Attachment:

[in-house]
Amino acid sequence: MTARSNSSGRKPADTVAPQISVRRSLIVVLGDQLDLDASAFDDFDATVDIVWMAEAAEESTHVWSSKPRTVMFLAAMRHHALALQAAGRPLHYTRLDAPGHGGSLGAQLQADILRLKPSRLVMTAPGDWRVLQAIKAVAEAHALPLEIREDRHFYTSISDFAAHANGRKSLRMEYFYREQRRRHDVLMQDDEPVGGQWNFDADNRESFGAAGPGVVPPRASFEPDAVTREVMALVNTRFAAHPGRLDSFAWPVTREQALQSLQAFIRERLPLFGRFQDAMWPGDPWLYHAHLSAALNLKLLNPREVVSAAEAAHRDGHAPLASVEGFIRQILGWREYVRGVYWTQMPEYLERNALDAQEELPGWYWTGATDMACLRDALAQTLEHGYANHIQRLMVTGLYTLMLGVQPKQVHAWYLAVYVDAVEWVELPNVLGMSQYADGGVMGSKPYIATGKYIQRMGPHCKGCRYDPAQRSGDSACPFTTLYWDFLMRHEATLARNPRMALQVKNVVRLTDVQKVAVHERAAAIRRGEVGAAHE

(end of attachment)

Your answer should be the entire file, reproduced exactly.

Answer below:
[in-house]
Amino acid sequence: MTARSNSSGRKPADTVAPQISVRRSLIVVLGDQLDLDASAFDDFDATVDIVWMAEAAEESTHVWSSKPRTVMFLAAMRHHALALQAAGRPLHYTRLDAPGHGGSLGAQLQADILRLKPSRLVMTAPGDWRVLQAIKAVAEAHALPLEIREDRHFYTSISDFAAHANGRKSLRMEYFYREQRRRHDVLMQDDEPVGGQWNFDADNRESFGAAGPGVVPPRASFEPDAVTREVMALVNTRFAAHPGRLDSFAWPVTREQALQSLQAFIRERLPLFGRFQDAMWPGDPWLYHAHLSAALNLKLLNPREVVSAAEAAHRDGHAPLASVEGFIRQILGWREYVRGVYWTQMPEYLERNALDAQEELPGWYWTGATDMACLRDALAQTLEHGYANHIQRLMVTGLYTLMLGVQPKQVHAWYLAVYVDAVEWVELPNVLGMSQYADGGVMGSKPYIATGKYIQRMGPHCKGCRYDPAQRSGDSACPFTTLYWDFLMRHEATLARNPRMALQVKNVVRLTDVQKVAVHERAAAIRRGEVGAAHE